Walter de Gruyter GmbH
Scholars have often assumed that the Eusebian apparatus was defunct and ignored in the Middle Ages. I argue, however, that Greek manuscripts offer evidence for readers’ ongoing use of the Eusebian apparatus. While the transmission of the Eusebian apparatus was subject to error, users maintained the functionality of the Eusebian system. Readers adapted the apparatus in order to make it a better resource for their reading of the gospels. Trans-formations of the Eusebian system are part of its reception history, illuminating how readers used Eusebius’s project. They demonstrate both the continued vitality of the appa-ratus and medieval readers’ vibrant interest in compara-tive studies of the gospels.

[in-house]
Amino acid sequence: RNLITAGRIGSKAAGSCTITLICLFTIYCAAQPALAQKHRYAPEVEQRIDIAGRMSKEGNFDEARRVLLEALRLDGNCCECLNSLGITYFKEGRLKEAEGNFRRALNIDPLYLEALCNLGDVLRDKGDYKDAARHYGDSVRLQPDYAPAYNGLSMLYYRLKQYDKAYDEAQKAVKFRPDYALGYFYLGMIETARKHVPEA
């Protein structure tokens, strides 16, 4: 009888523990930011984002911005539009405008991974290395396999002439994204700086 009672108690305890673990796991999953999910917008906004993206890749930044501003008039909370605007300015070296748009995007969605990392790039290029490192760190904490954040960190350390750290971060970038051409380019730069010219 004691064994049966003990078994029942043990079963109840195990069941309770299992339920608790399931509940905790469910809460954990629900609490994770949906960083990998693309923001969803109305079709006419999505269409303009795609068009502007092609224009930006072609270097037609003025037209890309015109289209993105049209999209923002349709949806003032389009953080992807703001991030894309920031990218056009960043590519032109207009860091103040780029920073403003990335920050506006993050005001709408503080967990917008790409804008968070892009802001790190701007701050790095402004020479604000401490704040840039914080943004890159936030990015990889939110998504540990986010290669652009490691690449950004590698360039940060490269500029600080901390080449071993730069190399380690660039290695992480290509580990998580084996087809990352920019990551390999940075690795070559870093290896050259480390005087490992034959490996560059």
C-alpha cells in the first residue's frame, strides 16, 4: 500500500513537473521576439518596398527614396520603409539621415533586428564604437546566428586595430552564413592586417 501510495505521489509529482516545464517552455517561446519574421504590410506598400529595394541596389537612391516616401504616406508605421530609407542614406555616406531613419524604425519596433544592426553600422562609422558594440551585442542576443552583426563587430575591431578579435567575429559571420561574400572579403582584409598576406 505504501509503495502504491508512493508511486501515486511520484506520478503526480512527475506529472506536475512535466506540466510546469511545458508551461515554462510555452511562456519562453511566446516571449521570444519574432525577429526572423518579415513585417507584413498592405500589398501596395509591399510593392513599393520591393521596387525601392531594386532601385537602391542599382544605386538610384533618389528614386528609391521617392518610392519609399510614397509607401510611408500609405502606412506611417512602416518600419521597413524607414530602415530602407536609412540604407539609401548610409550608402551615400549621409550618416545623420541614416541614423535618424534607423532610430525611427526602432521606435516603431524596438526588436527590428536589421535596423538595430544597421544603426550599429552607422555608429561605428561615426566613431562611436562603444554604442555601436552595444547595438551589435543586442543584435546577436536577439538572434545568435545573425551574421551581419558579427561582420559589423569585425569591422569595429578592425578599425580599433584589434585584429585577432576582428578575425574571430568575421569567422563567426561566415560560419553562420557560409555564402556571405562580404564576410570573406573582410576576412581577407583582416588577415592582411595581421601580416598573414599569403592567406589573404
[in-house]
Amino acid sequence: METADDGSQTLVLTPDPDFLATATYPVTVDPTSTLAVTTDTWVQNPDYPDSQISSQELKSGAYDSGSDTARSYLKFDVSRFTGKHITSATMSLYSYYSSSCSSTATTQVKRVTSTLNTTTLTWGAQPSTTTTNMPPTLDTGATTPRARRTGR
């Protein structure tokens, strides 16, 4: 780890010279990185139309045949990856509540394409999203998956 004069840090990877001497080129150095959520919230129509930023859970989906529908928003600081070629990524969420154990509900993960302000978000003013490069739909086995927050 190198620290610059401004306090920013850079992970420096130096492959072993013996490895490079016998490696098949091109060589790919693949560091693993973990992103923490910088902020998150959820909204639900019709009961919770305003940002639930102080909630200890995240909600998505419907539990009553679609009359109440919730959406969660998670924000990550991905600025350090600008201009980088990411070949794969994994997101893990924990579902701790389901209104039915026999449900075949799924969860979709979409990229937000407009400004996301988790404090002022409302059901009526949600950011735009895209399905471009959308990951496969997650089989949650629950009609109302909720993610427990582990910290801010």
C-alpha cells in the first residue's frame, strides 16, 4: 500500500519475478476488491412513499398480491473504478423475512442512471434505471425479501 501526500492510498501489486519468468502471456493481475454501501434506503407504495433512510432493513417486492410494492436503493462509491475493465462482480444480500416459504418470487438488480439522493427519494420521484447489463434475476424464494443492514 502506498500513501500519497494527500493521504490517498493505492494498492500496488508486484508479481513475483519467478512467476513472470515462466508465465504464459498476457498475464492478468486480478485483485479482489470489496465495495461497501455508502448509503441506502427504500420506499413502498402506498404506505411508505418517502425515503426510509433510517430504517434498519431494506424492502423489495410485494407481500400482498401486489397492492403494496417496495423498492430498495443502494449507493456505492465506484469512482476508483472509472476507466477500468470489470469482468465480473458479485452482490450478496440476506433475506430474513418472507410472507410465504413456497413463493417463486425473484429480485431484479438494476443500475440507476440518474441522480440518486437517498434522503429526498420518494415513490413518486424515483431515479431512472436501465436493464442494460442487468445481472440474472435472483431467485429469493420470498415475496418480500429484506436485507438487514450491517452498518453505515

Canones: The Art of Harmony
Coogan, J. (2020). Transmission and Transformation of the Eusebian Gospel Apparatus in Greek Medieval Manuscripts. In A. Bausi, B. Reudenbach, & H. Wimmer (Eds.), Canones: The Art of Harmony (pp. 29–46). De Gruyter. https://doi.org/10.1515/9783110625844-003